When we last met in Hanoi, Vietnam, on May 21, 2017, the ministers of Australia, Brunei Darussalam, Canada, Chile, Japan, Malaysia, Mexico, New Zealand, Peru, Singapore and Vietnam reaffirmed the balanced outcome and the strategic and economic significance of the Trans-Pacific Partnership Agreement signed in Auckland, New Zealand, on February 4, 2016, (hereinafter referred to as “the TPP”) highlighting its principles and high standards as a way to promote regional economic integration, contribute to the economic growth prospects of its member countries and create new opportunities for workers, families, farmers, businesses and consumers.
In May, ministers tasked officials with engaging in a process of assessing options to bring the comprehensive, high-quality agreement into force expeditiously. Over the past several months, officials have worked to reach a balanced outcome that maintains the significant benefits of the TPP.
Ministers are pleased to announce that they have agreed on the core elements of the Comprehensive and Progressive Agreement for Trans-Pacific Partnership (CPTPP). Ministers agreed to Annex I and II, which incorporate provisions of the TPP, with the exception of a limited set of provisions, which will be suspended. The annexes also incorporate a list of four specific items on which substantial progress was made but consensus must be achieved prior to signing.
Ministers agree that the CPTPP maintains the high standards, overall balance and integrity of the TPP while ensuring the commercial and other interests of all participants and preserving our inherent right to regulate, including the flexibility of the parties to set legislative and regulatory priorities. Ministers also affirm the right of each party to preserve, develop and implement its cultural policies. Ministers consider that the CPTPP reflects the desire of the parties to implement the TPP outcomes among themselves.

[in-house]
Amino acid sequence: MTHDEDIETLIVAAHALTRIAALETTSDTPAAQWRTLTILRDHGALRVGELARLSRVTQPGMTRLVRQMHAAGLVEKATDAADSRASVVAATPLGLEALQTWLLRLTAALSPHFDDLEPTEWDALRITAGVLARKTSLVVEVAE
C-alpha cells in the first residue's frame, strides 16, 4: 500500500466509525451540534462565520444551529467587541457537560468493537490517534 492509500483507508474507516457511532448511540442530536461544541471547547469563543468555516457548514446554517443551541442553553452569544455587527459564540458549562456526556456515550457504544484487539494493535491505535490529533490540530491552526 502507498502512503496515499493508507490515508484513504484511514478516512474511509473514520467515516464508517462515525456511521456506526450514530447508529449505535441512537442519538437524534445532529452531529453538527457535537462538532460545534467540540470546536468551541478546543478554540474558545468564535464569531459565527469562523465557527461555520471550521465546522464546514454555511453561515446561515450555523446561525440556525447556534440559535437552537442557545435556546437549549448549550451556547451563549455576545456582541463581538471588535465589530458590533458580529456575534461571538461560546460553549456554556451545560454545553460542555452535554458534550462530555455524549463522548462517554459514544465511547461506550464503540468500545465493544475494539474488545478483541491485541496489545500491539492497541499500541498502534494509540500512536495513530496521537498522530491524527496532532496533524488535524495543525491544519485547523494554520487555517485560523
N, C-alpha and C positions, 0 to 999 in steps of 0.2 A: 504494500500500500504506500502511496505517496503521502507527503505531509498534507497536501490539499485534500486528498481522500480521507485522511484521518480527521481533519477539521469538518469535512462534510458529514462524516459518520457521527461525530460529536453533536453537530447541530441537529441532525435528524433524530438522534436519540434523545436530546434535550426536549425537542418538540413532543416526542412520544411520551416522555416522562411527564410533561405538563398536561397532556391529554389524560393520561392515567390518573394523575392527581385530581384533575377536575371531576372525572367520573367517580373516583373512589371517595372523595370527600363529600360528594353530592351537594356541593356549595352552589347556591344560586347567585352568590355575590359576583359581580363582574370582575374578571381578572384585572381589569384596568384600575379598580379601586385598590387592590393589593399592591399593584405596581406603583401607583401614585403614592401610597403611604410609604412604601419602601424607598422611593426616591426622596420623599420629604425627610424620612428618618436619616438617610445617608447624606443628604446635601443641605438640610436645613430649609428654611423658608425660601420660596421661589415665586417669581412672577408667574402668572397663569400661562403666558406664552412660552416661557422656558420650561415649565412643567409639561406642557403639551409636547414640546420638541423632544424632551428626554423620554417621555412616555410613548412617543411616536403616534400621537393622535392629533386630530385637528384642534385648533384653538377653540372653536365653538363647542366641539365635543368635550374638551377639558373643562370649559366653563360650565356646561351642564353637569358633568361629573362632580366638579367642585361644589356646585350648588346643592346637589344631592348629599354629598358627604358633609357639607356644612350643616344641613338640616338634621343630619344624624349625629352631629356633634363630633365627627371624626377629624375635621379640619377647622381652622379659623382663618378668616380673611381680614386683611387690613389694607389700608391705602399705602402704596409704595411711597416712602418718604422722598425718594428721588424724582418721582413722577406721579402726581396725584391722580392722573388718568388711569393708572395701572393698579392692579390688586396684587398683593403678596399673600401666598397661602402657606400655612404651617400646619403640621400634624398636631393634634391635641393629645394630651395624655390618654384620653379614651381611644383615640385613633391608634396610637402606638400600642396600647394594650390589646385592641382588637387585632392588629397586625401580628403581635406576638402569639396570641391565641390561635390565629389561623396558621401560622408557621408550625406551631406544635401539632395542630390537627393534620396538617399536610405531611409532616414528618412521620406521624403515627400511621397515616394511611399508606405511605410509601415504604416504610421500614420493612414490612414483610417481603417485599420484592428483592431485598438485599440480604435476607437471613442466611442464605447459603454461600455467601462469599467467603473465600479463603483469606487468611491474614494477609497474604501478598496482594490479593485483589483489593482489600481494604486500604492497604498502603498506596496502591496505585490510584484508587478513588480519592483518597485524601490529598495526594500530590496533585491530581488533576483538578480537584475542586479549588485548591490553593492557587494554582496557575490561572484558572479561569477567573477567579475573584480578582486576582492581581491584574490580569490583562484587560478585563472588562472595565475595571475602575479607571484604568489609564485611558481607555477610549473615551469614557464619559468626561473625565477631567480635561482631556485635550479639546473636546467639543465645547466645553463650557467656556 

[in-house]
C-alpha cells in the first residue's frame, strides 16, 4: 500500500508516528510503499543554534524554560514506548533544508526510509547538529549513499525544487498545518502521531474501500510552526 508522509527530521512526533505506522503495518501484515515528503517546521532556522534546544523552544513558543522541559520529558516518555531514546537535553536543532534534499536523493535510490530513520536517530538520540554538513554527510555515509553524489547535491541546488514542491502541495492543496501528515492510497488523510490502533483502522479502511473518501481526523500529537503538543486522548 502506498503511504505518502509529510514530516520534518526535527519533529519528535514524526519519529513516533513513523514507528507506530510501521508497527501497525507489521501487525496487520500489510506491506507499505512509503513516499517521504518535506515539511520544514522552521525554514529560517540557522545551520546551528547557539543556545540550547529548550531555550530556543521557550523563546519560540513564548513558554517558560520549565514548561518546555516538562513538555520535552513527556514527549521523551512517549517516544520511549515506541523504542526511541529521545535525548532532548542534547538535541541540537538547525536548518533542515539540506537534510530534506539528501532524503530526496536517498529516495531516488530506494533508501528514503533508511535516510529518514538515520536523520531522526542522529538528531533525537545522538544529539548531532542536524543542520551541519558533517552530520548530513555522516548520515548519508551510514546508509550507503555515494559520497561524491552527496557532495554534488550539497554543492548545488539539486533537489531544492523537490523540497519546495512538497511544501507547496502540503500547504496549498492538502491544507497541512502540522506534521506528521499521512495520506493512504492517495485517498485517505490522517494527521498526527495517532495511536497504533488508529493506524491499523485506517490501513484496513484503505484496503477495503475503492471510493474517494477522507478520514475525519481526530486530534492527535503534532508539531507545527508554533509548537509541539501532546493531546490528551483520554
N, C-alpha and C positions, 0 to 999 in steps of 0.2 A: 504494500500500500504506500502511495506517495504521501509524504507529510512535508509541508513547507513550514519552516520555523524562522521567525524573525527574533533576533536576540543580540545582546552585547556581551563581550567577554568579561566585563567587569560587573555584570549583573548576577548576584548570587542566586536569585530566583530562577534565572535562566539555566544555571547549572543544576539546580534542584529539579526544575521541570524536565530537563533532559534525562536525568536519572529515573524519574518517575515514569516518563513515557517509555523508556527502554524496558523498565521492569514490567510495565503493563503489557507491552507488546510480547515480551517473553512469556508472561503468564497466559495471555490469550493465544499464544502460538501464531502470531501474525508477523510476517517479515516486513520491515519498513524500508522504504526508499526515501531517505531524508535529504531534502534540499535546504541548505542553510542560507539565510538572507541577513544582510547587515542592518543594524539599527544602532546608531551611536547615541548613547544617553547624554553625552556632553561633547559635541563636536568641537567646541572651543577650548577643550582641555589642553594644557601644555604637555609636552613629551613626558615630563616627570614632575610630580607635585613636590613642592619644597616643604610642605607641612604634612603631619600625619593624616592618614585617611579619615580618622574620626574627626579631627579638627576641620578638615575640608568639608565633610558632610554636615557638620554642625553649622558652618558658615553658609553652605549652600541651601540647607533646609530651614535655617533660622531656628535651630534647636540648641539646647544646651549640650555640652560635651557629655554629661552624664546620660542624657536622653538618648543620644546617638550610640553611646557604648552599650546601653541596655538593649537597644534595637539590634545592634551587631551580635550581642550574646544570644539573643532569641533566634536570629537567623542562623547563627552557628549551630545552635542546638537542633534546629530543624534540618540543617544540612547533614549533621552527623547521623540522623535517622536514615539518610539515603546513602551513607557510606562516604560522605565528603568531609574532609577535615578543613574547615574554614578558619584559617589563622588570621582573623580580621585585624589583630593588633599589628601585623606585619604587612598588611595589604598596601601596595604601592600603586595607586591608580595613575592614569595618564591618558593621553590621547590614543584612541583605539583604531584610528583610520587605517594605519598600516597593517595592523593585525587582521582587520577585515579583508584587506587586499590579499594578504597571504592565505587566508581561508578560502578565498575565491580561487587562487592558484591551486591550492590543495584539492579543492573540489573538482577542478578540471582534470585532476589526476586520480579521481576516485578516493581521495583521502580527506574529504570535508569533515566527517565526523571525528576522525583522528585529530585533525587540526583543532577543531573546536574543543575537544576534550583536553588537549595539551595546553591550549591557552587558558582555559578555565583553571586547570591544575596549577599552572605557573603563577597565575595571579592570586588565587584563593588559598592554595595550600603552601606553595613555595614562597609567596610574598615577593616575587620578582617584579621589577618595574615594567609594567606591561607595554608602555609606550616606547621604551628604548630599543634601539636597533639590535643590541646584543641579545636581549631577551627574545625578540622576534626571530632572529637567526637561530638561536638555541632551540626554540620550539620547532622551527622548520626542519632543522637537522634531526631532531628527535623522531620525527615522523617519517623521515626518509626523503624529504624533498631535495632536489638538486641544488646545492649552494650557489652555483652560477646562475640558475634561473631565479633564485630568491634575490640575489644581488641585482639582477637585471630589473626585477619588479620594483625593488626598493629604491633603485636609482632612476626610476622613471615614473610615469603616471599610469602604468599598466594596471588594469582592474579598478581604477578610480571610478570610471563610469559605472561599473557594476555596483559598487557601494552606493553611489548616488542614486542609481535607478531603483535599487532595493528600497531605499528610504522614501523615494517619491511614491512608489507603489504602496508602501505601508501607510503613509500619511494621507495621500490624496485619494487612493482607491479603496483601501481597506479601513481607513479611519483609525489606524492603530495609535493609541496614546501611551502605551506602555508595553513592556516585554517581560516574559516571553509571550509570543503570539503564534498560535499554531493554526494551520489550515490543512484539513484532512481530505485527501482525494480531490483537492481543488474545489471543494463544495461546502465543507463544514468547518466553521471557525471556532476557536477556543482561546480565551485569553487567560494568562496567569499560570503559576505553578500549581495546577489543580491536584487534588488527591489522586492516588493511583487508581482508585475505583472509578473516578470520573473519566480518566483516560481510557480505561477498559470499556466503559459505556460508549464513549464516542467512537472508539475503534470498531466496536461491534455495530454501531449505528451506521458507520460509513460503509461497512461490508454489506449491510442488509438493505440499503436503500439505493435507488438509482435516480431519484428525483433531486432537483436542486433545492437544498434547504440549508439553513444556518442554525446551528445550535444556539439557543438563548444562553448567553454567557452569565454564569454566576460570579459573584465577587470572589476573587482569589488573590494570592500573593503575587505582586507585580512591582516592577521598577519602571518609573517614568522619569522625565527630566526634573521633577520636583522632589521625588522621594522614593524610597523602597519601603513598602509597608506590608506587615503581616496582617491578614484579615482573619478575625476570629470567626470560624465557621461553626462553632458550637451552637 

Ministers confirm that the legal instrument proposed for the CPTPP allows the participants to act decisively in a timely manner to advance their shared objectives. Ministers reaffirm that the CPTPP demonstrates their firm commitment to open markets, to combatting protectionism and to advancing regional economic integration.
Noting Article 6 of the CPTPP, ministers share the view that the scope of a review may extend to proposals to amend the CPTPP to reflect the circumstances concerning the status of the TPP.
Furthermore, ministers decided that all the TPP side letters signed among the 11 countries will be maintained in principle, unless the relevant parties decide otherwise.
Ministers tasked officials with continuing their technical work, including continuing their efforts toward finalizing those items on which consensus has not yet been achieved, as well as legal verification of the English text and translation to prepare finalized text for signature.
Ministers recognize that each country will need to pursue its own domestic processes, including public consultation, in advance of signing.